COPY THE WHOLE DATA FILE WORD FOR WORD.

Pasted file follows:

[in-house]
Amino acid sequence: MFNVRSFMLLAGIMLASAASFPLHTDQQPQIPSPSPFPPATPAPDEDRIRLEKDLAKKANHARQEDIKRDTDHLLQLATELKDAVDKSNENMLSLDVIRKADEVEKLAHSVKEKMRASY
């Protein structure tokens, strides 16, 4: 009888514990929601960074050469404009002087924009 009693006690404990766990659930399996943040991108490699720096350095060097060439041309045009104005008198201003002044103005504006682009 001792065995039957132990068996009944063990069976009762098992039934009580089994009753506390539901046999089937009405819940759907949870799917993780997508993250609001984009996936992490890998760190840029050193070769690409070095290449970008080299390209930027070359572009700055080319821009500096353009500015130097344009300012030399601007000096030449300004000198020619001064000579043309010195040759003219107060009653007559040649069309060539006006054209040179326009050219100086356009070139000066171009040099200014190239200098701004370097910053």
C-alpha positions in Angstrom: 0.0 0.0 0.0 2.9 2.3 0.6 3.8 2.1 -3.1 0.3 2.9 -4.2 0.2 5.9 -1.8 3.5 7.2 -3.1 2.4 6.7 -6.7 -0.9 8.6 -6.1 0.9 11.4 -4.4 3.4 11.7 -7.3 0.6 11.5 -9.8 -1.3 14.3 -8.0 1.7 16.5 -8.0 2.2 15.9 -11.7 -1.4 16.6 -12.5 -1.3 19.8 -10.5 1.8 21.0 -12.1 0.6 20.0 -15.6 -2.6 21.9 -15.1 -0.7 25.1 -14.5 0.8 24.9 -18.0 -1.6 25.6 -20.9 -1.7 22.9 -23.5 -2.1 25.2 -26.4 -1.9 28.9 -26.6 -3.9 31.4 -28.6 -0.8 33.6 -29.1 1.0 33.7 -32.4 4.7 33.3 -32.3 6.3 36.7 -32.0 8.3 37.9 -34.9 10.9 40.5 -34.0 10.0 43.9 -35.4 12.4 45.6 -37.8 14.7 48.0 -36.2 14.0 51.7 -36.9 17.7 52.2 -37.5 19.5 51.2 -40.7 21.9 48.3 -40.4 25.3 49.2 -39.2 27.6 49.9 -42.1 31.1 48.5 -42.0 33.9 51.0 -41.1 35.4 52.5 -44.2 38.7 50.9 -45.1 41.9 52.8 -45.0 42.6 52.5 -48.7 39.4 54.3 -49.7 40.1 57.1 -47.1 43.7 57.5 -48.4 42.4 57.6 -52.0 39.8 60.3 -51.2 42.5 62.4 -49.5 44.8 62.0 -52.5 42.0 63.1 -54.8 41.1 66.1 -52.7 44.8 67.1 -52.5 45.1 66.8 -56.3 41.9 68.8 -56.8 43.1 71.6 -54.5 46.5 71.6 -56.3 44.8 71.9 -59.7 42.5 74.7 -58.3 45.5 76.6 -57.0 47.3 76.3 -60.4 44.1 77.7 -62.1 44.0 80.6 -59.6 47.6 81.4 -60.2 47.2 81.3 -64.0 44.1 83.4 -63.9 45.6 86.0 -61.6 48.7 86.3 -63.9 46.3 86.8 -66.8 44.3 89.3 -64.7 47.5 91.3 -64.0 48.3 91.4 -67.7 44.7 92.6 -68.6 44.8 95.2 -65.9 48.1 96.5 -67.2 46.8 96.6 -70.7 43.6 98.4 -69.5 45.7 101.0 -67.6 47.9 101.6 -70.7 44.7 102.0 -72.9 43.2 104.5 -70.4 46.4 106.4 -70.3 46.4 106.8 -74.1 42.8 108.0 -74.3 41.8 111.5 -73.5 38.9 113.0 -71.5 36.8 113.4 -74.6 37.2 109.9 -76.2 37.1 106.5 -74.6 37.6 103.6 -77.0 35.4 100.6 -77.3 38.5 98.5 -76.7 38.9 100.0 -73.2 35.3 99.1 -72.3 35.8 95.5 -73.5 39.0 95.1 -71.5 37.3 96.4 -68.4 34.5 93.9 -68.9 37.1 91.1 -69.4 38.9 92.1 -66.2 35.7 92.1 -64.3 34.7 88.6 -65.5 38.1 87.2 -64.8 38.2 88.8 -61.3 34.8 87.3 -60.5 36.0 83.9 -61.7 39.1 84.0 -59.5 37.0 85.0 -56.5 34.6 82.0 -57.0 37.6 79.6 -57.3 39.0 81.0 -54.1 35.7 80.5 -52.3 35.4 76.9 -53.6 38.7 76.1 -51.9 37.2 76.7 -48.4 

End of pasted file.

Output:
[in-house]
Amino acid sequence: MFNVRSFMLLAGIMLASAASFPLHTDQQPQIPSPSPFPPATPAPDEDRIRLEKDLAKKANHARQEDIKRDTDHLLQLATELKDAVDKSNENMLSLDVIRKADEVEKLAHSVKEKMRASY
């Protein structure tokens, strides 16, 4: 009888514990929601960074050469404009002087924009 009693006690404990766990659930399996943040991108490699720096350095060097060439041309045009104005008198201003002044103005504006682009 001792065995039957132990068996009944063990069976009762098992039934009580089994009753506390539901046999089937009405819940759907949870799917993780997508993250609001984009996936992490890998760190840029050193070769690409070095290449970008080299390209930027070359572009700055080319821009500096353009500015130097344009300012030399601007000096030449300004000198020619001064000579043309010195040759003219107060009653007559040649069309060539006006054209040179326009050219100086356009070139000066171009040099200014190239200098701004370097910053």
C-alpha positions in Angstrom: 0.0 0.0 0.0 2.9 2.3 0.6 3.8 2.1 -3.1 0.3 2.9 -4.2 0.2 5.9 -1.8 3.5 7.2 -3.1 2.4 6.7 -6.7 -0.9 8.6 -6.1 0.9 11.4 -4.4 3.4 11.7 -7.3 0.6 11.5 -9.8 -1.3 14.3 -8.0 1.7 16.5 -8.0 2.2 15.9 -11.7 -1.4 16.6 -12.5 -1.3 19.8 -10.5 1.8 21.0 -12.1 0.6 20.0 -15.6 -2.6 21.9 -15.1 -0.7 25.1 -14.5 0.8 24.9 -18.0 -1.6 25.6 -20.9 -1.7 22.9 -23.5 -2.1 25.2 -26.4 -1.9 28.9 -26.6 -3.9 31.4 -28.6 -0.8 33.6 -29.1 1.0 33.7 -32.4 4.7 33.3 -32.3 6.3 36.7 -32.0 8.3 37.9 -34.9 10.9 40.5 -34.0 10.0 43.9 -35.4 12.4 45.6 -37.8 14.7 48.0 -36.2 14.0 51.7 -36.9 17.7 52.2 -37.5 19.5 51.2 -40.7 21.9 48.3 -40.4 25.3 49.2 -39.2 27.6 49.9 -42.1 31.1 48.5 -42.0 33.9 51.0 -41.1 35.4 52.5 -44.2 38.7 50.9 -45.1 41.9 52.8 -45.0 42.6 52.5 -48.7 39.4 54.3 -49.7 40.1 57.1 -47.1 43.7 57.5 -48.4 42.4 57.6 -52.0 39.8 60.3 -51.2 42.5 62.4 -49.5 44.8 62.0 -52.5 42.0 63.1 -54.8 41.1 66.1 -52.7 44.8 67.1 -52.5 45.1 66.8 -56.3 41.9 68.8 -56.8 43.1 71.6 -54.5 46.5 71.6 -56.3 44.8 71.9 -59.7 42.5 74.7 -58.3 45.5 76.6 -57.0 47.3 76.3 -60.4 44.1 77.7 -62.1 44.0 80.6 -59.6 47.6 81.4 -60.2 47.2 81.3 -64.0 44.1 83.4 -63.9 45.6 86.0 -61.6 48.7 86.3 -63.9 46.3 86.8 -66.8 44.3 89.3 -64.7 47.5 91.3 -64.0 48.3 91.4 -67.7 44.7 92.6 -68.6 44.8 95.2 -65.9 48.1 96.5 -67.2 46.8 96.6 -70.7 43.6 98.4 -69.5 45.7 101.0 -67.6 47.9 101.6 -70.7 44.7 102.0 -72.9 43.2 104.5 -70.4 46.4 106.4 -70.3 46.4 106.8 -74.1 42.8 108.0 -74.3 41.8 111.5 -73.5 38.9 113.0 -71.5 36.8 113.4 -74.6 37.2 109.9 -76.2 37.1 106.5 -74.6 37.6 103.6 -77.0 35.4 100.6 -77.3 38.5 98.5 -76.7 38.9 100.0 -73.2 35.3 99.1 -72.3 35.8 95.5 -73.5 39.0 95.1 -71.5 37.3 96.4 -68.4 34.5 93.9 -68.9 37.1 91.1 -69.4 38.9 92.1 -66.2 35.7 92.1 -64.3 34.7 88.6 -65.5 38.1 87.2 -64.8 38.2 88.8 -61.3 34.8 87.3 -60.5 36.0 83.9 -61.7 39.1 84.0 -59.5 37.0 85.0 -56.5 34.6 82.0 -57.0 37.6 79.6 -57.3 39.0 81.0 -54.1 35.7 80.5 -52.3 35.4 76.9 -53.6 38.7 76.1 -51.9 37.2 76.7 -48.4 